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WCU’s longest serving alumni director to retire this fall

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Marty Ramsey, WCU director of alumni engagement, is waving goodbye after a 28-year career at his alma mater.

Homecoming festivities at Western Carolina University will have a different feel this fall, as the individual who has helped organize one of the biggest campus events for the past 19 years will no longer be serving as master of ceremonies.

That’s because Marty Ramsey, WCU’s director of alumni engagement, is retiring effective Oct. 1 after a career spanning more than 28 years at his alma mater.

A graduate of WCU with a bachelor's degree in business administration, Ramsey literally grew up on the university’s campus. His family moved to Cullowhee in 1964 when his father, Harry Ramsey, who later served as director of WCU programs in Asheville, accepted a faculty position. His mother, Sue Ramsey, worked as a “dorm mother” in Robertson Hall, where he and his sister, Gina, lived in the family’s ground floor apartment during much of his childhood.

After graduating from WCU in 1985, Ramsey worked in corporate sales and management for nine years with Roadway Services, a transportation and logistics company. He answered the call of his alma mater to return to campus in 1994 to become director of the Catamount Club, the university’s athletics fundraising unit.

He remained in that role until 2004, when he was appointed director of alumni affairs, now called alumni engagement. WCU’s longest serving alumni director, Ramsey held the dual role of director of alumni affairs and the Catamount Club in 2003 and 2004.

After growing up in the 1960s and early 1970s with his family In Robertson Hall, Ramsey said he has a particular affection for the upper part of campus during what he called “a magical time.”

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Marty Ramsey meets with WCU Board of Trustees member Joe Crocker (left) and Foundation Board member Ed Holland at the annual African American Alumni Reunion.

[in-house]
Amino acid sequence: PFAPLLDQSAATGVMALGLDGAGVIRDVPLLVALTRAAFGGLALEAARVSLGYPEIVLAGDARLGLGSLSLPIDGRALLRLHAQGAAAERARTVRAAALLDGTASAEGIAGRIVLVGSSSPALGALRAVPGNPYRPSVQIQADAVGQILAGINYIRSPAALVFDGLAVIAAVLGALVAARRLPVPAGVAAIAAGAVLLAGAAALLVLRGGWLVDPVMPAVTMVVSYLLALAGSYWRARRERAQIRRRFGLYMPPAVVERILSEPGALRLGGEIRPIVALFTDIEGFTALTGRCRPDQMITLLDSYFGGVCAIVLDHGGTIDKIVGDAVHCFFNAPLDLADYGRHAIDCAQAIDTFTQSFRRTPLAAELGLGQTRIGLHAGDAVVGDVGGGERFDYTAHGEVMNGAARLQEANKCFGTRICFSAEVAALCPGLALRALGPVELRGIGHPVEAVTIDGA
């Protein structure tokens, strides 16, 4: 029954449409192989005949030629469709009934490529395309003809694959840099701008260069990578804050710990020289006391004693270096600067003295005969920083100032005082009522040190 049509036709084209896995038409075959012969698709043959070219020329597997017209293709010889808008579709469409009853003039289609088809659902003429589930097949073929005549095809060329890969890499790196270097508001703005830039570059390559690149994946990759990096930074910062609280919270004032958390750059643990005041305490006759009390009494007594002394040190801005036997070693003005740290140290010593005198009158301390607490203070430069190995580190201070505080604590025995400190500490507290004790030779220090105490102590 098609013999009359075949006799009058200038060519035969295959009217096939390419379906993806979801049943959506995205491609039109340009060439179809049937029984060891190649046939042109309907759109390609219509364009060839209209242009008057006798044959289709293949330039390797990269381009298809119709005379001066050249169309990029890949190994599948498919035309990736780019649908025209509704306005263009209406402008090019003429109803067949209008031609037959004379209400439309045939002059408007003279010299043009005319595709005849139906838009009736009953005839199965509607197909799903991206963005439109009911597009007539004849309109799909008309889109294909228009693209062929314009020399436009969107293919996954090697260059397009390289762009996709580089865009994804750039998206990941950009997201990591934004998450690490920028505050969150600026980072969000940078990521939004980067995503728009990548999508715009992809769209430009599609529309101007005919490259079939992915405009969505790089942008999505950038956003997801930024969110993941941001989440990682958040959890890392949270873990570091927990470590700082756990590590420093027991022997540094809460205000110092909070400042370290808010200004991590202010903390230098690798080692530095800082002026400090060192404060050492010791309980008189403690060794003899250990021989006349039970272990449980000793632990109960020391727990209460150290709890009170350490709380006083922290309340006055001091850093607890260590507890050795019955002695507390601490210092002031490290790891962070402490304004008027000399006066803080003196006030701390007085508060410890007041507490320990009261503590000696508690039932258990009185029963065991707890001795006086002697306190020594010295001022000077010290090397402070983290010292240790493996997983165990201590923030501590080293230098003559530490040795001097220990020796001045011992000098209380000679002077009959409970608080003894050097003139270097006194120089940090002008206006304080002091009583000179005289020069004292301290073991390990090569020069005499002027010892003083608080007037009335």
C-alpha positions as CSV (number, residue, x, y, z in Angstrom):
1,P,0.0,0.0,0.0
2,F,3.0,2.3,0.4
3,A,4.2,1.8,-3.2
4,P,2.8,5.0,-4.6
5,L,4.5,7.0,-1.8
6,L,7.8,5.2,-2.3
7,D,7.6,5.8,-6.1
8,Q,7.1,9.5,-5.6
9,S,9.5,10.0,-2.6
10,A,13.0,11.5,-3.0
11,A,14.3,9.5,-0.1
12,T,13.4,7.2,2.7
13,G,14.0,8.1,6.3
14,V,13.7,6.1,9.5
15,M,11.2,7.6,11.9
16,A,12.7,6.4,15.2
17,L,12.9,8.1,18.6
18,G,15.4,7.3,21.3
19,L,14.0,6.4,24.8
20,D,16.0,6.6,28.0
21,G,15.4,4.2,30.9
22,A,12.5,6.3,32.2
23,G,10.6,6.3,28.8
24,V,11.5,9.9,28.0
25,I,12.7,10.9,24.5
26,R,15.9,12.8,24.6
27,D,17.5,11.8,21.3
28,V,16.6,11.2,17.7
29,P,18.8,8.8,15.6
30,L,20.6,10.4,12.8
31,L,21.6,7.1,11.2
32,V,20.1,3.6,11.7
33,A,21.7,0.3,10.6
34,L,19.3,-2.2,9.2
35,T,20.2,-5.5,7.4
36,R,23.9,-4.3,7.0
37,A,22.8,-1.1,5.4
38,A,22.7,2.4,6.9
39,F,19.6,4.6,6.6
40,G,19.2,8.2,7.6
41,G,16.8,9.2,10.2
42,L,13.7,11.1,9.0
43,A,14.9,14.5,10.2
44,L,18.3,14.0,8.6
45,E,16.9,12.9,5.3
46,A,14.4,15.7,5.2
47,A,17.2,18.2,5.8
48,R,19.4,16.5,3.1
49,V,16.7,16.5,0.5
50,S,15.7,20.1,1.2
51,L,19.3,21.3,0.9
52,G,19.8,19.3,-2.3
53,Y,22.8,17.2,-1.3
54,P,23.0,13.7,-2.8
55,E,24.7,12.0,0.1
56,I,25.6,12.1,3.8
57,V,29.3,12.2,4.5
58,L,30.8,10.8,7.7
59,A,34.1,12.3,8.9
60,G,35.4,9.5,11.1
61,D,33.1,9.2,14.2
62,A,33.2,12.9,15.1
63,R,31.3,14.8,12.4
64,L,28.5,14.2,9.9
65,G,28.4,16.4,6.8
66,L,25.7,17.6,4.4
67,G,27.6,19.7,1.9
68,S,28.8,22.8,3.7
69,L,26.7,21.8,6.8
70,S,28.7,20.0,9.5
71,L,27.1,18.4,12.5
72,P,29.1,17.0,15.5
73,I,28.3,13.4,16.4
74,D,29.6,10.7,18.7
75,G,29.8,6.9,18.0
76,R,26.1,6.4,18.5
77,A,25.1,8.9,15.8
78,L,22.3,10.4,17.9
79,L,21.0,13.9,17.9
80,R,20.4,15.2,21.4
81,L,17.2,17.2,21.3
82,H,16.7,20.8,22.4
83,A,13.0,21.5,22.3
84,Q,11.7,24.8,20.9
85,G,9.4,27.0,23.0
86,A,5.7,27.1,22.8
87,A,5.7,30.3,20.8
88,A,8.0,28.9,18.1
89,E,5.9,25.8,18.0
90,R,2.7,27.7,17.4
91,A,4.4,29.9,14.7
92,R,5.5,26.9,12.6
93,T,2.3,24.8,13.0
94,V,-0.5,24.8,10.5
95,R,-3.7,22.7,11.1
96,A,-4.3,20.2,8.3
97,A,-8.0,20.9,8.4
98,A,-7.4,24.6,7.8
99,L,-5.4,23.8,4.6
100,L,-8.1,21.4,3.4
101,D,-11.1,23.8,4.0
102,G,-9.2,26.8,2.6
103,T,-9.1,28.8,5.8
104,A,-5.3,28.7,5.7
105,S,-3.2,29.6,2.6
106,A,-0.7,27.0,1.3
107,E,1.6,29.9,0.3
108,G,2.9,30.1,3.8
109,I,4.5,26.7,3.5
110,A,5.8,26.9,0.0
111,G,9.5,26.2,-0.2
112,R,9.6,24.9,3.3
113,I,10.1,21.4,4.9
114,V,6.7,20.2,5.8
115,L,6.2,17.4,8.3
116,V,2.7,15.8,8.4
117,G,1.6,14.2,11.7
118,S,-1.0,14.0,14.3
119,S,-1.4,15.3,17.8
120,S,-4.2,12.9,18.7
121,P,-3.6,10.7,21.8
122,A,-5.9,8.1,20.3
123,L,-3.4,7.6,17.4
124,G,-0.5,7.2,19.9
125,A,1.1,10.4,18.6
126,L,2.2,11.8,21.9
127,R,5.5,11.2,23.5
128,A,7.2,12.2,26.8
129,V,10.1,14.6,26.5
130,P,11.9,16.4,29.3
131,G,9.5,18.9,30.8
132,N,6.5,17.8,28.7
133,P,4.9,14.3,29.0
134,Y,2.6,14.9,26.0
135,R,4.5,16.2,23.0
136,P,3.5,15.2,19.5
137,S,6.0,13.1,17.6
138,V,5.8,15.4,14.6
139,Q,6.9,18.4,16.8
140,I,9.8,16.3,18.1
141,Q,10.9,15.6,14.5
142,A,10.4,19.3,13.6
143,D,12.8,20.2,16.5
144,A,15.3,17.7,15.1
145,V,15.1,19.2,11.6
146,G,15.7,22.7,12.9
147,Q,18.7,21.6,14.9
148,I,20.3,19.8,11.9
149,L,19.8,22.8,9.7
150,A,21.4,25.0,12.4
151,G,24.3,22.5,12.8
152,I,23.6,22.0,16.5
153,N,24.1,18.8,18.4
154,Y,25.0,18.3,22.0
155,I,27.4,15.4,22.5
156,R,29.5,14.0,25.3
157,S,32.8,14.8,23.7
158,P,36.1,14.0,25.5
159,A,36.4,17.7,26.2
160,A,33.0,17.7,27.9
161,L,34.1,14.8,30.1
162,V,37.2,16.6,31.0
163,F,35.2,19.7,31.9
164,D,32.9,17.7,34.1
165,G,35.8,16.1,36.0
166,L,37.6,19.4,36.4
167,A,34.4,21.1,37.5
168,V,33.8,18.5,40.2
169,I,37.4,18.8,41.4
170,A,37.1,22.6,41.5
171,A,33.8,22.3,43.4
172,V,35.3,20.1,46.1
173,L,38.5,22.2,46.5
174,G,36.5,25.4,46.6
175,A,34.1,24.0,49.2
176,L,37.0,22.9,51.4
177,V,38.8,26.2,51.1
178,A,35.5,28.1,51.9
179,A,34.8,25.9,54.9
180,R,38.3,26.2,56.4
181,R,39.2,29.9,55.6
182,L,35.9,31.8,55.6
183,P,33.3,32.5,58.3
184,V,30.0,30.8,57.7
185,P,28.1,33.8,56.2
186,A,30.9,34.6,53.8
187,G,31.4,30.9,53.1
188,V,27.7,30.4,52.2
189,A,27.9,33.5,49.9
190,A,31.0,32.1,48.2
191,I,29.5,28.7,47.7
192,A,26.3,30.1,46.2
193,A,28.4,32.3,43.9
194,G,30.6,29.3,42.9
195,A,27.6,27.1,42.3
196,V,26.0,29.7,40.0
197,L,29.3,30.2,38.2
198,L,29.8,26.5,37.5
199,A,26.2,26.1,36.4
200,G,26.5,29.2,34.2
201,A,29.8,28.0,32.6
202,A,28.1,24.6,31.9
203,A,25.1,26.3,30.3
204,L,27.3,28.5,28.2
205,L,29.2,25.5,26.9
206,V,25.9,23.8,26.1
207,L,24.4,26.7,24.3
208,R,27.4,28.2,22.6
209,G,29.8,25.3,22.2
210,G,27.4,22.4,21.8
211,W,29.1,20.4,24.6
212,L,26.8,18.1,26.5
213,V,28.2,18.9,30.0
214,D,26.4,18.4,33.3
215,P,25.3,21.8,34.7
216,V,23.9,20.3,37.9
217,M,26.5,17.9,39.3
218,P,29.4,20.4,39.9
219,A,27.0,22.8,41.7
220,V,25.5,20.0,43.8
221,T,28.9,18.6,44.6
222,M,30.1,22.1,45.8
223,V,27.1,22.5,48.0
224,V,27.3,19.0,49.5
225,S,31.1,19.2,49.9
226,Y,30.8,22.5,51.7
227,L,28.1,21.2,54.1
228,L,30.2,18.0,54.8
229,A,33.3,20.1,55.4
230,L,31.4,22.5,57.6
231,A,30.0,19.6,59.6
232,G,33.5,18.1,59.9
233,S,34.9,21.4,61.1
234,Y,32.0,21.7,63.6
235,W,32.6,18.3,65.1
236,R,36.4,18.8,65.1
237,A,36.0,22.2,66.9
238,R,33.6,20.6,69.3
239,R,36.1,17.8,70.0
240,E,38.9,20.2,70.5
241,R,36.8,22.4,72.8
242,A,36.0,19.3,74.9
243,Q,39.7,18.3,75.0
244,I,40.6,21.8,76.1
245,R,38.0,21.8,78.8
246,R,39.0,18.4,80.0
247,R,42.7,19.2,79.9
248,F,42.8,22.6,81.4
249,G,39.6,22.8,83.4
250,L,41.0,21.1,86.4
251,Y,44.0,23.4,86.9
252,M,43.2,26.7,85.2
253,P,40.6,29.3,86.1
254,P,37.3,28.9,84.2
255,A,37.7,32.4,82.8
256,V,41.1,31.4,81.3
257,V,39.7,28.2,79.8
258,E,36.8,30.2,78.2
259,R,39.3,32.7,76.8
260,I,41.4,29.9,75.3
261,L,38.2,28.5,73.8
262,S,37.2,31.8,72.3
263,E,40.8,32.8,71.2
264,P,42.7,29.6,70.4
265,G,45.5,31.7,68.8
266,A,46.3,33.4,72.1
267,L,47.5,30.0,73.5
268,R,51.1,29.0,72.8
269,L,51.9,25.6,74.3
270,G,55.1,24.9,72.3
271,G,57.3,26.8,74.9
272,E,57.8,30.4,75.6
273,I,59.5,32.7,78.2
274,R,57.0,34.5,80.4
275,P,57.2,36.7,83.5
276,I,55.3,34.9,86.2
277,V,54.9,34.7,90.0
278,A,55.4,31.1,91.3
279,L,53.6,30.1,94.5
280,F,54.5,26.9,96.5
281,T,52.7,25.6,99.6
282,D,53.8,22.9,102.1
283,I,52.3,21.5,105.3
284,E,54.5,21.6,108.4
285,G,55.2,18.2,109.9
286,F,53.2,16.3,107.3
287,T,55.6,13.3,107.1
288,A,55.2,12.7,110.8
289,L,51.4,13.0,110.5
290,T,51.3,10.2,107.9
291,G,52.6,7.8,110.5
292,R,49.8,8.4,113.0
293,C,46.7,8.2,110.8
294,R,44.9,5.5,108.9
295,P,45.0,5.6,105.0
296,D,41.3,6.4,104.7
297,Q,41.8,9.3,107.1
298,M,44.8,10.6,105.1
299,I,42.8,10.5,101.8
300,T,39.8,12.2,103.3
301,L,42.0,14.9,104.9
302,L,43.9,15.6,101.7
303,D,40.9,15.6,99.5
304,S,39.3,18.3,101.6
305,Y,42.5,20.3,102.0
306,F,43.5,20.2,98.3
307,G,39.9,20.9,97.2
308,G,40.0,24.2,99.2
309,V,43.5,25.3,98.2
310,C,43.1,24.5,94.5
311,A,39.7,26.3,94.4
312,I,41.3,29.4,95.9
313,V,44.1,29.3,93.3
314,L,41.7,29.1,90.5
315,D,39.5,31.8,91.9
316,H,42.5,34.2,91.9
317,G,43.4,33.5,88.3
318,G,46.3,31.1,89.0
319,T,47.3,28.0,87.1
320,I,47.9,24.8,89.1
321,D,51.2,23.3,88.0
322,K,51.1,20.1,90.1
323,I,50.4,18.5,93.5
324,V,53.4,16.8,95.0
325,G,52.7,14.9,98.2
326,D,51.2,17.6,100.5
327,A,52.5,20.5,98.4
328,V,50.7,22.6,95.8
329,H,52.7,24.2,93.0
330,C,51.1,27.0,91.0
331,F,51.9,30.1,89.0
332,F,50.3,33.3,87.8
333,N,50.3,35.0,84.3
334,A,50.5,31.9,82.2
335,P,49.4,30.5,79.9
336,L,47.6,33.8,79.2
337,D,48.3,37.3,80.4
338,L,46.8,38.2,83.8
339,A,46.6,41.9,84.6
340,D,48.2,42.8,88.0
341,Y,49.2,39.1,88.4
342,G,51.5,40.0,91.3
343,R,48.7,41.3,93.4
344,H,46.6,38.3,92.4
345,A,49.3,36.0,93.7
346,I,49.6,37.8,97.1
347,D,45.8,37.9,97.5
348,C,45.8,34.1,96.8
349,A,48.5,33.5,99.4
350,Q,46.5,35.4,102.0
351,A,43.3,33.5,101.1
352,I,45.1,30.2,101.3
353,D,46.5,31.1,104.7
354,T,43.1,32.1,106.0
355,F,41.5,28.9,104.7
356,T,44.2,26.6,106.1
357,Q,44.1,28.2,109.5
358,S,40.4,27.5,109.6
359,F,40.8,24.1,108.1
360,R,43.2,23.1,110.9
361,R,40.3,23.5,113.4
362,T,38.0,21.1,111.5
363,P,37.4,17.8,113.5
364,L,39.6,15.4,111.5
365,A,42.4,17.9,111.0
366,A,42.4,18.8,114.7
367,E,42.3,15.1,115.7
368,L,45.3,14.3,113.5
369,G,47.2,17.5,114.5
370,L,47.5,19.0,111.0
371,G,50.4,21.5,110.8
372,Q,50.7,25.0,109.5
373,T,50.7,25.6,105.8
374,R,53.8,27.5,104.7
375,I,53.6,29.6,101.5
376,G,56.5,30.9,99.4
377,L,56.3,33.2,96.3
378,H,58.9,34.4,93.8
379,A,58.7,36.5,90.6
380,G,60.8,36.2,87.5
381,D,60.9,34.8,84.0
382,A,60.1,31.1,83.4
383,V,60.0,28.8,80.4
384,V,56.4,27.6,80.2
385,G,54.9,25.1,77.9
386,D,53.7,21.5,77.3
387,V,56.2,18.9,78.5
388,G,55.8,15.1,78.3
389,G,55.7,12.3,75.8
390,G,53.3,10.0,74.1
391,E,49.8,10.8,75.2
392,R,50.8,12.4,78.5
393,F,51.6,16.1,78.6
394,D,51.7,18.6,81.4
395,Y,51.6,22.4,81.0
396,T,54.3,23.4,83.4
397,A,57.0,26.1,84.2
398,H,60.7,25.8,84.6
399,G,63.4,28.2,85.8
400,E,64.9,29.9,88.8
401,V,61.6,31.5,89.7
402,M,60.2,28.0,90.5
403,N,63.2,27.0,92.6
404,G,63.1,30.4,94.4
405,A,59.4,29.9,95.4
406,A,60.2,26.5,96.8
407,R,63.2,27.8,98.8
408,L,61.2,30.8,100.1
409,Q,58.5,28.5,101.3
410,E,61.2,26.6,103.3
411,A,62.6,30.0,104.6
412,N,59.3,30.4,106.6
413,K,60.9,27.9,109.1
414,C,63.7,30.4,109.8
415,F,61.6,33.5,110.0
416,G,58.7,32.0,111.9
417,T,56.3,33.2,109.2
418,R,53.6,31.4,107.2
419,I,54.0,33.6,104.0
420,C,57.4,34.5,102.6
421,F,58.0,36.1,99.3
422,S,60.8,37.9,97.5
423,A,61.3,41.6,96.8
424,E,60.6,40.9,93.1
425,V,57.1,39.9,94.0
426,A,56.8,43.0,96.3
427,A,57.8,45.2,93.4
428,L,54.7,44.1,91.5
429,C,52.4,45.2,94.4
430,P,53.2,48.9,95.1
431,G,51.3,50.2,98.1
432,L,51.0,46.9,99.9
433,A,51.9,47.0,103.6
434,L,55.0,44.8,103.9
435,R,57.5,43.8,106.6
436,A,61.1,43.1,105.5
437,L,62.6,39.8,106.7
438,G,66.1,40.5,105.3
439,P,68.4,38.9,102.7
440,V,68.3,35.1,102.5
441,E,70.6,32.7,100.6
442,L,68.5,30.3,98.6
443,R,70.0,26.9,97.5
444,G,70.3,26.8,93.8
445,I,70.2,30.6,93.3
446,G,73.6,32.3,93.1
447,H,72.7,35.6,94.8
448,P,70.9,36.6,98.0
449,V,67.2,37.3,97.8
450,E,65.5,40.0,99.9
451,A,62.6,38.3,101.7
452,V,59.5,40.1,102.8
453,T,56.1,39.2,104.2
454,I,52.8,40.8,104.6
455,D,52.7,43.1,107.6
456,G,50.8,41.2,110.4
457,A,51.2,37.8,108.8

“I have fond memories of sitting on the grassy bank at old Memorial Stadium watching Catamount football with my childhood friends, visiting my dad’s office in the Bird Administration Building and sneaking in the Townhouse for a heated honeybun and Coke,” he said. “I knew at a very early age that Western is where I wanted to go to school, Western is where I wanted to work and Cullowhee is where I wanted to live. I’ve been so very blessed and fortunate to have had the opportunity to work for my beloved alma mater.” 

Having spent more than 50 years of his life intimately associated with WCU, Ramsey possesses a vast pool of institutional knowledge that will be difficult to replace, said Jamie T. Raynor, vice chancellor for advancement.

“The impact of Marty Ramsey and his family’s legacy on this university cannot be overstated,” Raynor said. “From a youngster who made the WCU campus his childhood playground to the man who has been the ‘go-to guy’ for thousands of members of the Catamount family, Marty has helped dramatically increase the involvement of alumni in the life of their alma mater over the past few decades. We are grateful for his leadership and celebrate his accomplishments.”

Ramsey has served as a member of Catamount Athletic Hall of Fame Committee for 28 years and the Chancellor’s Leadership Council for 10 years, and has co-chaired the University Homecoming Committee for 20 years. In his role as alumni director, he has helped introduce three WCU chancellors (John W. Bardo, David O. Belcher and Kelli R. Brown) to alumni across the Southeast and overseen the Alumni Association Board of Directors.

He also established alumni engagement traditions including the annual Purple & Gold Reunion, Legacy Pinning Ceremony and Alumni/Student Job Shadowing Program and, in 2020, launched the Western Wednesdays series to help keep alumni connected online throughout the COVID-19 pandemic. During his tenure, the Alumni Association Scholarship Fund has grown from $40,428 to $366,613.

A national search for Ramsey’s successor will launch this summer.

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